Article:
Data Destruction vs Hard Drive Destruction

To destroy means “to ruin the structure or the condition of.” Picture an ax-wielding man on a wild rampage smashing guitars. The guitars have been broken up into pieces but are still recognizable.

Destroy also means to “put out of existence.” This meaning is much stronger and absolute form of destruction. In the case of destroying hard drives or more specifically, the data contained on them, people have used shredders, baseball bats, hammers, fire pits, and explosives. 

 

However fun this type of destruction might be to perform, it falls short of its intended purpose, destroying the data on the hard drive. While the media housing is deformed, the data is still on the hard drive platter and most importantly still recoverable. The data has not been put out of existence.  

In the case of destroying hard drives or more specifically, the data contained on them, people have used shredders, baseball bats, hammers, fire pits, and explosives. However fun this type of destruction might be to perform, it falls short of its intended purpose, destroying the data on the hard drive. While the media housing is deformed, the data is still on the hard drive platter and most importantly still recoverable. The data has not been put out of existence.  

This article is about making sure data no longer exists using practical, effective methods of data destruction, also called “data sanitization”. Learn more about hard drive destruction vs data destruction.

Will data thieves go after my data?

Hard drives and even tiny fragments of hard drives can contain reams of pages of data on them, which can be recovered using downloadable software off the internet or sophisticated recovery tools. If the data on that destroyed drive is suspected to be your personal browsing history and image files, most data thieves won’t have the motivation to retrieve it. However, if the data includes medical records, banking details, or top-secret military information, data thieves and governments are willing to go to extreme measures to retrieve it. If you don’t completely sanitize all data from your decommissioned hard drives, bad consequences can happen including fines, lawsuits, and firings.

Will shredding safeguard my data?

One common method of destroying a hard drive is shredding. Since shredding works for paper, logic assumes that it works for electronic media as well. However, shredding a hard drive is insufficient for today’s technology, as a modern hard drive can store 600,000 pages of data on a 2 millimeter-wide shred particle. That’s a particle smaller than a grain of rice!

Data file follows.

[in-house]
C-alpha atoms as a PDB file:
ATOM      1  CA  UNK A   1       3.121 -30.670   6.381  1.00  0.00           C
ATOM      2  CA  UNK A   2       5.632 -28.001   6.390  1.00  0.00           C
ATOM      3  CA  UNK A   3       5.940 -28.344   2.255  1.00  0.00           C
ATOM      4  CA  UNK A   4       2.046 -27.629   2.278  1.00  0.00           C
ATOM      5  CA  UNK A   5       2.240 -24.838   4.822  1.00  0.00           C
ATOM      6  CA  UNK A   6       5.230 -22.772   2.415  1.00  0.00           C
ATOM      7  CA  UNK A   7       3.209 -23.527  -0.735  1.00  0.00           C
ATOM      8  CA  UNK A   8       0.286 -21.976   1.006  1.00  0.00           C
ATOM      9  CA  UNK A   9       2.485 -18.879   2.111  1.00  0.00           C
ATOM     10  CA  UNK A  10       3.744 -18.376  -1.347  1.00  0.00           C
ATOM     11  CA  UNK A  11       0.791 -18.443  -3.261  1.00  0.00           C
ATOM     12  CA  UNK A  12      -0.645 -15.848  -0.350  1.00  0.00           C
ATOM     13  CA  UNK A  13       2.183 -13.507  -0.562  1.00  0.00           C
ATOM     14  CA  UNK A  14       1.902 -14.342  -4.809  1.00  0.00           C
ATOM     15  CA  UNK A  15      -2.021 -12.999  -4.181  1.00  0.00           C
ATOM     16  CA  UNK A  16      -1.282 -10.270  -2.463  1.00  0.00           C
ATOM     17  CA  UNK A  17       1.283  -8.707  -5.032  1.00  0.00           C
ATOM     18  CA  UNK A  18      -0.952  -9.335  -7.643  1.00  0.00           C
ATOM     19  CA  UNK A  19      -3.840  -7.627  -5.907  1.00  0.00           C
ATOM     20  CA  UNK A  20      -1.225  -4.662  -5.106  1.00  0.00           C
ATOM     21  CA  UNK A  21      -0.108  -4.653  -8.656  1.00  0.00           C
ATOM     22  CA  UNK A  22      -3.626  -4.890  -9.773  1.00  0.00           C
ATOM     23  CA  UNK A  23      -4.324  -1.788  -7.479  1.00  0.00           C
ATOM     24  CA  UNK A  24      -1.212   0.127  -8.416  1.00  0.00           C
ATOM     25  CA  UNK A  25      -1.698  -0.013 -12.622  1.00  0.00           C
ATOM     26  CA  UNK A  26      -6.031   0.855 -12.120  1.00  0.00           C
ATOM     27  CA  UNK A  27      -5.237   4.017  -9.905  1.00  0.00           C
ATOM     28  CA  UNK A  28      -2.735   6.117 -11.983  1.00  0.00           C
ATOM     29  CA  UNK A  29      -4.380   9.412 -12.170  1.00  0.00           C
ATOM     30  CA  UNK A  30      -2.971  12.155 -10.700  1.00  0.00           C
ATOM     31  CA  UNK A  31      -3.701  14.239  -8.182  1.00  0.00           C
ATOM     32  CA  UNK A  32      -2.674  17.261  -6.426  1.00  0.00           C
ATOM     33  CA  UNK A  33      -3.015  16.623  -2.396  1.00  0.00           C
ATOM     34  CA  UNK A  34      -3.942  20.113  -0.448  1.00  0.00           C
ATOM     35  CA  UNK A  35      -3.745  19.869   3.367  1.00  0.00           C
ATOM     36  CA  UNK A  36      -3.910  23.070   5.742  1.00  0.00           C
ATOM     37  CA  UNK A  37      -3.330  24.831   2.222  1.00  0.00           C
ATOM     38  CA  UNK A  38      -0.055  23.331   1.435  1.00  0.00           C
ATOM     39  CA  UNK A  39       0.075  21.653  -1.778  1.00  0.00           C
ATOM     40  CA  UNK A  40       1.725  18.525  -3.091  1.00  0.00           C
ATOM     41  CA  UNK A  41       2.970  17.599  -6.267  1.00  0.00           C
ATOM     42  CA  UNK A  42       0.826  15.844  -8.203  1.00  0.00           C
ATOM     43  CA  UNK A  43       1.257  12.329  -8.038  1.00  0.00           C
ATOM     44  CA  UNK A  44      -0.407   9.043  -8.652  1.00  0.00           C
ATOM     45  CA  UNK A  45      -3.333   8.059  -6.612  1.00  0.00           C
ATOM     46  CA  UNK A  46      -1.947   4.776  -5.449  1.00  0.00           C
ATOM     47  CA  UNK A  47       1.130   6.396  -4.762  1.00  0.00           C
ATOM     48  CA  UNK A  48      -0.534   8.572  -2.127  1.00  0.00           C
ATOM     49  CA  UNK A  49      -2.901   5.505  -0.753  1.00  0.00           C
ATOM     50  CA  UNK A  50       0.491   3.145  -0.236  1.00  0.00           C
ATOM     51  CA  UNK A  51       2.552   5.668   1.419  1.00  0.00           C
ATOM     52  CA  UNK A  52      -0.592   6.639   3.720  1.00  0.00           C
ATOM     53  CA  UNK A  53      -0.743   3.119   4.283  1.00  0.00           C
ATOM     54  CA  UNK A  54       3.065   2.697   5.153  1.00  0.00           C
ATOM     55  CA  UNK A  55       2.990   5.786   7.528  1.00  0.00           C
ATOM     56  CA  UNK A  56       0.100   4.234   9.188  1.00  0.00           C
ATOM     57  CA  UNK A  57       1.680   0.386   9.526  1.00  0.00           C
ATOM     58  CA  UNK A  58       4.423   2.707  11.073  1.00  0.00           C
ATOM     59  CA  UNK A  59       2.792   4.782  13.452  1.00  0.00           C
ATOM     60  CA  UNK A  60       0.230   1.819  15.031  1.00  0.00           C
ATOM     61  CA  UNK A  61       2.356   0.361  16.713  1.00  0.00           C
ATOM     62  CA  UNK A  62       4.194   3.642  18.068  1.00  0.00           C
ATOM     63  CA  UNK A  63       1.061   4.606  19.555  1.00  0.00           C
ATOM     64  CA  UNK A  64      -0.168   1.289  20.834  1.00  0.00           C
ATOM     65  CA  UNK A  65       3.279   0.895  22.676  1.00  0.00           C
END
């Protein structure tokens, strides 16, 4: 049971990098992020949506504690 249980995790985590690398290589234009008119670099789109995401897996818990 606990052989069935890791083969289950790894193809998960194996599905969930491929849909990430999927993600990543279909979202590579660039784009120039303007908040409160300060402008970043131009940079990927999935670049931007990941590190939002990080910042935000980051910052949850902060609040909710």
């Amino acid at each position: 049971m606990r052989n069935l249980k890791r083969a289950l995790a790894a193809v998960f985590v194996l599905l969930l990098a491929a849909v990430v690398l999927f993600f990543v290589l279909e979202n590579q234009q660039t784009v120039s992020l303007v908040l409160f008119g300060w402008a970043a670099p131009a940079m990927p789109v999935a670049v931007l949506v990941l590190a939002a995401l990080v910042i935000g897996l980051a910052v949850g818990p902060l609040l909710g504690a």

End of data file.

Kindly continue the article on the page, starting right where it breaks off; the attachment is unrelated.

Also, because of the cost, size, and energy required to operate a hard drive shredder, this is not a practical in-house destruction solution for most businesses. 

Can burning my hard drive destroy my data?

Yes, incineration will destroy a magnetic hard drive, but for incineration to work, the data platters inside the hard drive must reach at least 670 °C. Since most people can’t accommodate a furnace in their office or data center, this also is not a practical solution.

How will degaussing safeguard my data?

Degaussing applies a strong magnetic field to the drive which overcomes its coercivity (resistance to being erased). Since the data is a magnetic field, clearing the magnetic field eliminates the data. Most magnetic hard drives are rated at 5,000 oersted and magnetic tape at 3,000 oersteds.  One gauss demagnetizes one oersted.  Garner degaussers generate between 10,000 and 20,000 Gauss, easily destroying the data on magnetic media. After degaussing the drive, the data is completely gone and the hard drive can be recycled or disposed of. 

Garner degaussers are about the size of a desktop CPU and plug into a standard wall outlet. They are office-quiet, simple to use, and designed for office or data center use.

If you are sanitizing the drive to NSA standards, degaussed drives must then be “physically damaged” by deforming the internal platters “by any means.”  Garner offers physical destroyers with 10 tons of crush force which safely and quickly destroy the internal workings of hard drives.

So what’s the takeaway about data destruction vs hard drive destruction?

  • Destruction can be fun but be sure you’re destroying the data, not just the media.
  • Data can persist on very small parts of a hard drive.
  • Degauss before you destroy.
Read more about Garner’s recommended best practices for data destruction.

Leave a Reply

Your email address will not be published.